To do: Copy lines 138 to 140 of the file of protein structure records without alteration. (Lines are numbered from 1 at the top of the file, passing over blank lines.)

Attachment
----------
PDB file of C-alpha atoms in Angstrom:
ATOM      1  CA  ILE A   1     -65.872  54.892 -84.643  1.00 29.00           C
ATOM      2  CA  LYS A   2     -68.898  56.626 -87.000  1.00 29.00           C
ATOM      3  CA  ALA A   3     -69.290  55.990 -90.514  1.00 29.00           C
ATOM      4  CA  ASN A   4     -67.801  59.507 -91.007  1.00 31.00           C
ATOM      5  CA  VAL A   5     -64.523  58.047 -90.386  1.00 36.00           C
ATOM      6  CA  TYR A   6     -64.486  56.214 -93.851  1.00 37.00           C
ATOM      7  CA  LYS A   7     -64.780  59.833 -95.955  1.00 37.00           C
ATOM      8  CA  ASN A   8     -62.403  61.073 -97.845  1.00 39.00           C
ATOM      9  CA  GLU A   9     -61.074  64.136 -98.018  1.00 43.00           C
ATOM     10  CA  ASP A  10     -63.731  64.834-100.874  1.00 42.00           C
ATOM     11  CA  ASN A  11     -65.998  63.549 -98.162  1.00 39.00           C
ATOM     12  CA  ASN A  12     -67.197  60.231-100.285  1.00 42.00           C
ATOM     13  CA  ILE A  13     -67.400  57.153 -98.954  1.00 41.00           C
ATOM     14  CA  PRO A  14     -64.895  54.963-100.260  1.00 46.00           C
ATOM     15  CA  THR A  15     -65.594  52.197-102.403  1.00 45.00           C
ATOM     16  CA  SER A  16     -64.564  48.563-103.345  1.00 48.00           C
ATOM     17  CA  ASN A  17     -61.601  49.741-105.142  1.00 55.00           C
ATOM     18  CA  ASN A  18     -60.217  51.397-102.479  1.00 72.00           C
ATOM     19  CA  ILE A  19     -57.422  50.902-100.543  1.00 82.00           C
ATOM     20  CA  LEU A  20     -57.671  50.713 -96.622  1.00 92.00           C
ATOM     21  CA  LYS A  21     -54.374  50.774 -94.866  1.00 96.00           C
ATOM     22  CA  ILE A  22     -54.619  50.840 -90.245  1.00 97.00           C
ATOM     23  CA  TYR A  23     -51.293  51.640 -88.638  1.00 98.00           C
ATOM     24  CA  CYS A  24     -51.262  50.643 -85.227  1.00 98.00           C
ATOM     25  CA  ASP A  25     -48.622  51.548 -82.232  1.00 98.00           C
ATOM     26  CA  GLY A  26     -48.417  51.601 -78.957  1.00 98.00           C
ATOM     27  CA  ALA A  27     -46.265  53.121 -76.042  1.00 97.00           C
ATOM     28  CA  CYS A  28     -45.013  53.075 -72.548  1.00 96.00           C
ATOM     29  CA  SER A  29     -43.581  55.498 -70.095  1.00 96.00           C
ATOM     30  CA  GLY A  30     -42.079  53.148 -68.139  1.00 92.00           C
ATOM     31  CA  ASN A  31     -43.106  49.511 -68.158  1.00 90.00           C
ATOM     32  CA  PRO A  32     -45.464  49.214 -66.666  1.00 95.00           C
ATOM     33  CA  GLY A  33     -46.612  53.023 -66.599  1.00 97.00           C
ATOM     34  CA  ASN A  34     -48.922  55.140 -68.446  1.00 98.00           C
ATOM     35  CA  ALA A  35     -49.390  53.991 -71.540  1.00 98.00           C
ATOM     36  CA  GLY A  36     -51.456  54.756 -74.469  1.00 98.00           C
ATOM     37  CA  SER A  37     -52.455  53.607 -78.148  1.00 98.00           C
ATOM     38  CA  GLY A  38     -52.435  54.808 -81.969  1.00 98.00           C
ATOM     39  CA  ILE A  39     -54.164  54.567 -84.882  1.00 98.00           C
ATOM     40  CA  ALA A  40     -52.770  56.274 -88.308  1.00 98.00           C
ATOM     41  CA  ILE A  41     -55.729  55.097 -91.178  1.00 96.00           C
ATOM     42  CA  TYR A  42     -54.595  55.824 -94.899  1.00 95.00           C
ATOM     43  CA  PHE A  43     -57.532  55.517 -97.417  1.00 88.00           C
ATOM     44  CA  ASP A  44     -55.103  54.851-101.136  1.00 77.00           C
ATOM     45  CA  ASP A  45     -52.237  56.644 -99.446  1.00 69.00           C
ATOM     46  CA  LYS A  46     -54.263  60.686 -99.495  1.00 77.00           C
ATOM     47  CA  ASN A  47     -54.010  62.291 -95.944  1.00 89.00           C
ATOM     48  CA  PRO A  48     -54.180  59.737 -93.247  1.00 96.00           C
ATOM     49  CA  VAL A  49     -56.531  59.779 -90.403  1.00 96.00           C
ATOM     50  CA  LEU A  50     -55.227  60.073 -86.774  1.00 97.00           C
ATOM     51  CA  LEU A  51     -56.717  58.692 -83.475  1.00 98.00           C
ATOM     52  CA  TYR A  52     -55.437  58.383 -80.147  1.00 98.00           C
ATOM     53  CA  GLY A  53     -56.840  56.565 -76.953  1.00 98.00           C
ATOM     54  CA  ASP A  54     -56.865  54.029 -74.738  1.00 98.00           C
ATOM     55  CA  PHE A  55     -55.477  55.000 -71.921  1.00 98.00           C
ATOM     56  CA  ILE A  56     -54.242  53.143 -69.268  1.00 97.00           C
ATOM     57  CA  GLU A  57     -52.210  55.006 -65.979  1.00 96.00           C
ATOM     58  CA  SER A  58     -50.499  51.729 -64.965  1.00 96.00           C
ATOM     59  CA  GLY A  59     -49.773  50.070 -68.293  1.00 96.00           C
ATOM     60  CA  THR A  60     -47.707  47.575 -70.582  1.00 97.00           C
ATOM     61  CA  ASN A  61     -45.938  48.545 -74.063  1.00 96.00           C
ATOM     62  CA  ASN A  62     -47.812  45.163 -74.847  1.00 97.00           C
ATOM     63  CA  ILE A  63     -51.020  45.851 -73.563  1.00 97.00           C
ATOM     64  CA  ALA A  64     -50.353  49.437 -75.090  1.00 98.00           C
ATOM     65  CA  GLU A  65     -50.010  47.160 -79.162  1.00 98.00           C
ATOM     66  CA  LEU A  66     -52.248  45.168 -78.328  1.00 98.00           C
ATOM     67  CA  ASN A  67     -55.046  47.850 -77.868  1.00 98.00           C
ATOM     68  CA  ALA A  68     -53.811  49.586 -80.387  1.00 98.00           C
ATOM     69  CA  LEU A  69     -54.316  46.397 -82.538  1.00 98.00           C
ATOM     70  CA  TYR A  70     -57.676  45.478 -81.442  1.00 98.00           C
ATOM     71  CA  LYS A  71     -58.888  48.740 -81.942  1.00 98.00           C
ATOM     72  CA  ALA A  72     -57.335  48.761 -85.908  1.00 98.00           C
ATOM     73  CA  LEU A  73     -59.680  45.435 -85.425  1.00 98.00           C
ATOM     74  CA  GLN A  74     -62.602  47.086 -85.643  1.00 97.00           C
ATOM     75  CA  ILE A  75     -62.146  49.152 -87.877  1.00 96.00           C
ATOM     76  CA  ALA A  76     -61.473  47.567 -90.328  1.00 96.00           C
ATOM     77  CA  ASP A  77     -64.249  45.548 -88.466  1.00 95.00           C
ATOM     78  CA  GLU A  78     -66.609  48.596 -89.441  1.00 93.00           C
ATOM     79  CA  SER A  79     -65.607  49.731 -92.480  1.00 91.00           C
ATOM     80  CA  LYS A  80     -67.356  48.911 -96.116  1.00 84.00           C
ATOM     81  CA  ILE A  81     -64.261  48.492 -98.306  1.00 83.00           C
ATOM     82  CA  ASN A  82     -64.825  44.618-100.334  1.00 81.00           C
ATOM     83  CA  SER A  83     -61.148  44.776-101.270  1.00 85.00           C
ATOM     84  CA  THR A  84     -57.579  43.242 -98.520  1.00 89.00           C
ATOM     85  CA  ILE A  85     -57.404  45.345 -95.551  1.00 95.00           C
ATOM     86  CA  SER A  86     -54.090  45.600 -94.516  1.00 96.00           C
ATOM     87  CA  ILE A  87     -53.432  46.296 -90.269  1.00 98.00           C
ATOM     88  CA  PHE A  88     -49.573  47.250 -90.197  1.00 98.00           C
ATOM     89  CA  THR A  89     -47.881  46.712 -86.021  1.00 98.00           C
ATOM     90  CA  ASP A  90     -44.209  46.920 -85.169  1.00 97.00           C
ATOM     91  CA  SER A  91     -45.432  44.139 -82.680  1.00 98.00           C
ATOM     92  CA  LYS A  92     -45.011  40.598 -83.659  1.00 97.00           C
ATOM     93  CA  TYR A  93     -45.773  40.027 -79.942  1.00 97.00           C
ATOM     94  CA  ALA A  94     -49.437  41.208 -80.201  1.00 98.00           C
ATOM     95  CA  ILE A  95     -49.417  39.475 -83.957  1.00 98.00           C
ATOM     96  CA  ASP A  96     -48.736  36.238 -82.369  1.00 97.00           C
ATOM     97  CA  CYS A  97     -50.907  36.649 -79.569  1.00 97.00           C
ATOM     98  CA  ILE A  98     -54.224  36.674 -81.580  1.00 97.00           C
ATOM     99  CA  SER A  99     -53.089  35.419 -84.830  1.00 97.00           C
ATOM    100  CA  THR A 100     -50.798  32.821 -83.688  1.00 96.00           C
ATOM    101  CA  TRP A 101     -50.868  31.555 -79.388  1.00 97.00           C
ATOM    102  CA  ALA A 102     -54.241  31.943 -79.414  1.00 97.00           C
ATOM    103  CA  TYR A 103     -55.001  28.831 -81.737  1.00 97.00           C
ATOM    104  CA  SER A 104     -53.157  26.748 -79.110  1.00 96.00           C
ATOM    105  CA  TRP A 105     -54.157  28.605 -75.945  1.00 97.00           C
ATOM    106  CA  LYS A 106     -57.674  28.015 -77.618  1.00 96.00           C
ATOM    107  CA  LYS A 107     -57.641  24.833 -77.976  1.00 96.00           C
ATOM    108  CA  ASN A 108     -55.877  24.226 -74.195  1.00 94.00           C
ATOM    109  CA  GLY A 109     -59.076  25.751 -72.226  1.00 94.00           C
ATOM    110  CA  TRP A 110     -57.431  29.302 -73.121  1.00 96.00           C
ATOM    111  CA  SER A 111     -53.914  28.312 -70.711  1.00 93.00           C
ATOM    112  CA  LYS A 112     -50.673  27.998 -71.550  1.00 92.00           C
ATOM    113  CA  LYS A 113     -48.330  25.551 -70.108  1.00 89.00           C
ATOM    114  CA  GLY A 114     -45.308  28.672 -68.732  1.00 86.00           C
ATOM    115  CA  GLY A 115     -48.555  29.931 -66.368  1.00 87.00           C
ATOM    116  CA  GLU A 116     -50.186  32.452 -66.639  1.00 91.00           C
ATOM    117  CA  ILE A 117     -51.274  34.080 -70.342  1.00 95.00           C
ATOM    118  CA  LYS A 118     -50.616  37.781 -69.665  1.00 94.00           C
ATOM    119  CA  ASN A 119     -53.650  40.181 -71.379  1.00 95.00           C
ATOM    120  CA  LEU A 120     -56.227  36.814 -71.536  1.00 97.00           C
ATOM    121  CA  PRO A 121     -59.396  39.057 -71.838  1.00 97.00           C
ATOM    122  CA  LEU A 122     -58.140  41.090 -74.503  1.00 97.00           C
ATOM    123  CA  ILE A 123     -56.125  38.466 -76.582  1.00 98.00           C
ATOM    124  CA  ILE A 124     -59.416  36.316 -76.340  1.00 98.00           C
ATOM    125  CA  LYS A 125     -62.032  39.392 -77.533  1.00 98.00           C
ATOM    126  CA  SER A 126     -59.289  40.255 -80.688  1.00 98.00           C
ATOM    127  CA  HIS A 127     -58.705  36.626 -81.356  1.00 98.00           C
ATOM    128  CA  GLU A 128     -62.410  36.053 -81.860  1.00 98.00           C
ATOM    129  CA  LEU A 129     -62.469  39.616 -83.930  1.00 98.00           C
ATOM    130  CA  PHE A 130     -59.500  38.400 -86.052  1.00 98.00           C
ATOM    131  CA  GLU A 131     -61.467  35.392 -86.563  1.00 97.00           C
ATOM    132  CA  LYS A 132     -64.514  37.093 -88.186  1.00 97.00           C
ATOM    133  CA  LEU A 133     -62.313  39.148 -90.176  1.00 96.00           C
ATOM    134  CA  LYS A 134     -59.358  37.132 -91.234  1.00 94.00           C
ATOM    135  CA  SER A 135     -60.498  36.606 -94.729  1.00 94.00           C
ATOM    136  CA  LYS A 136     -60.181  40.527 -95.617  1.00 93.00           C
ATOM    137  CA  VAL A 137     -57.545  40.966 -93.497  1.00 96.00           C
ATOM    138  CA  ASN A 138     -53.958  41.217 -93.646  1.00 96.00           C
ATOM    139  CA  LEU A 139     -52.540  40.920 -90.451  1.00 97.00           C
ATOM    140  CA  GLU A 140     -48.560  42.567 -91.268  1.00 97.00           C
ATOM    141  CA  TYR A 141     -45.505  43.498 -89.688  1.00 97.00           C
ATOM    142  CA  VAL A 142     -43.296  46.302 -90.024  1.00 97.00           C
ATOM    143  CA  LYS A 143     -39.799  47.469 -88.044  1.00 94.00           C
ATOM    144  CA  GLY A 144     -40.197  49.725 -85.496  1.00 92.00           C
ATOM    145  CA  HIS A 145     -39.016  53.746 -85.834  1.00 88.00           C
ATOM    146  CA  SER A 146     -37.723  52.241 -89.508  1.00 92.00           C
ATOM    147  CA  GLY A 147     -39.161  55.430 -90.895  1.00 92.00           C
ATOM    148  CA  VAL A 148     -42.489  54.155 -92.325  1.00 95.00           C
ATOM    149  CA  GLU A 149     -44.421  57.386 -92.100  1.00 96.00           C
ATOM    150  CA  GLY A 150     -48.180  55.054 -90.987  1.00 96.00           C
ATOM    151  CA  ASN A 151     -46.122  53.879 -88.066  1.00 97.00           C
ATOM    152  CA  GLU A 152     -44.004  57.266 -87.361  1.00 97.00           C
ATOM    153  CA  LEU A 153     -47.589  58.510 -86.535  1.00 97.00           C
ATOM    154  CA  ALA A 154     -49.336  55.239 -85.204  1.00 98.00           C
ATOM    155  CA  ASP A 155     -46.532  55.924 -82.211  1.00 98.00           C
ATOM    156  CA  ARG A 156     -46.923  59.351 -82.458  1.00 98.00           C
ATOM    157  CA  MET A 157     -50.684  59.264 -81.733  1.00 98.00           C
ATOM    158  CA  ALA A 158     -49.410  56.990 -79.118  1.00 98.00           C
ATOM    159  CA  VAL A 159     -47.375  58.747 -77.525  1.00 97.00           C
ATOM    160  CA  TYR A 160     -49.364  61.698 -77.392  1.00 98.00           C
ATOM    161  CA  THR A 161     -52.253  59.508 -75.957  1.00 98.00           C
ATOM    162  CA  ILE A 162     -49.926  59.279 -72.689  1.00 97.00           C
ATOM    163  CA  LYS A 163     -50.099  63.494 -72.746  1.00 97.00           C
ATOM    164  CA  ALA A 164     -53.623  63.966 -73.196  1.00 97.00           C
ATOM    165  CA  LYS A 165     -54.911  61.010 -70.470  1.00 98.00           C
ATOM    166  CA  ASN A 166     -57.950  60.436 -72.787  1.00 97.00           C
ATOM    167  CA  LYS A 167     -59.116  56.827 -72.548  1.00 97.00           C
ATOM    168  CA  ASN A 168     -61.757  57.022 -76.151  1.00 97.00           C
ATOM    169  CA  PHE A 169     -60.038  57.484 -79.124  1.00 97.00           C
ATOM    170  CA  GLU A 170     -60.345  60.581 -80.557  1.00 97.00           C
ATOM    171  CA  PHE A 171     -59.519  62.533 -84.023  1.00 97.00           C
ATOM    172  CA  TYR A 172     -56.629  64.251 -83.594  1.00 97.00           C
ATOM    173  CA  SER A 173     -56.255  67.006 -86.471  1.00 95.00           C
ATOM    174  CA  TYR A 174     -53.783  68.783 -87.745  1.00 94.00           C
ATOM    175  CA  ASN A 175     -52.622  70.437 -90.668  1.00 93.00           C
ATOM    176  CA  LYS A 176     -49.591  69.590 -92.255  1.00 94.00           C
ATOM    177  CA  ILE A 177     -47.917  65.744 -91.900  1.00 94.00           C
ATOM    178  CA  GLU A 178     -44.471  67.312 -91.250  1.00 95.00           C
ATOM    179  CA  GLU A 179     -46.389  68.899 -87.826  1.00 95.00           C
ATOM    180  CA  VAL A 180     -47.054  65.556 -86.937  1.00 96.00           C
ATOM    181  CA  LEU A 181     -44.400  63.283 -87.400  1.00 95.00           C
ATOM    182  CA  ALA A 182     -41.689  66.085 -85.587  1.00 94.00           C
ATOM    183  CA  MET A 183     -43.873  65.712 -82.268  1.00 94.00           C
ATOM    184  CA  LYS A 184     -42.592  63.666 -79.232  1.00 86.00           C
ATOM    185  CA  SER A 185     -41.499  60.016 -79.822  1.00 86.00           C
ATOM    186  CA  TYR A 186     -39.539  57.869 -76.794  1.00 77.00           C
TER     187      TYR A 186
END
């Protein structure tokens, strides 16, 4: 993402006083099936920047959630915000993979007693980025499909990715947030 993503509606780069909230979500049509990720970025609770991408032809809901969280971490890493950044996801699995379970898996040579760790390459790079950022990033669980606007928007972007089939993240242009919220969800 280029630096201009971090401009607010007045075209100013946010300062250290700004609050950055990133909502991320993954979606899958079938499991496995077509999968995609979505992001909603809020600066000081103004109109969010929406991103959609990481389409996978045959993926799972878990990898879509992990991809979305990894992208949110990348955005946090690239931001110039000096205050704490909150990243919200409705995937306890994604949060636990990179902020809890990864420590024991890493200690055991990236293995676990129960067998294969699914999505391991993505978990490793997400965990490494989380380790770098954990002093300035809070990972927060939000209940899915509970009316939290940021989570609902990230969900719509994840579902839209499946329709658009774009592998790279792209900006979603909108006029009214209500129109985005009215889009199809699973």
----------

ATOM    137  CA  VAL A 137     -57.545  40.966 -93.497  1.00 96.00           C
ATOM    138  CA  ASN A 138     -53.958  41.217 -93.646  1.00 96.00           C
ATOM    139  CA  LEU A 139     -52.540  40.920 -90.451  1.00 97.00           C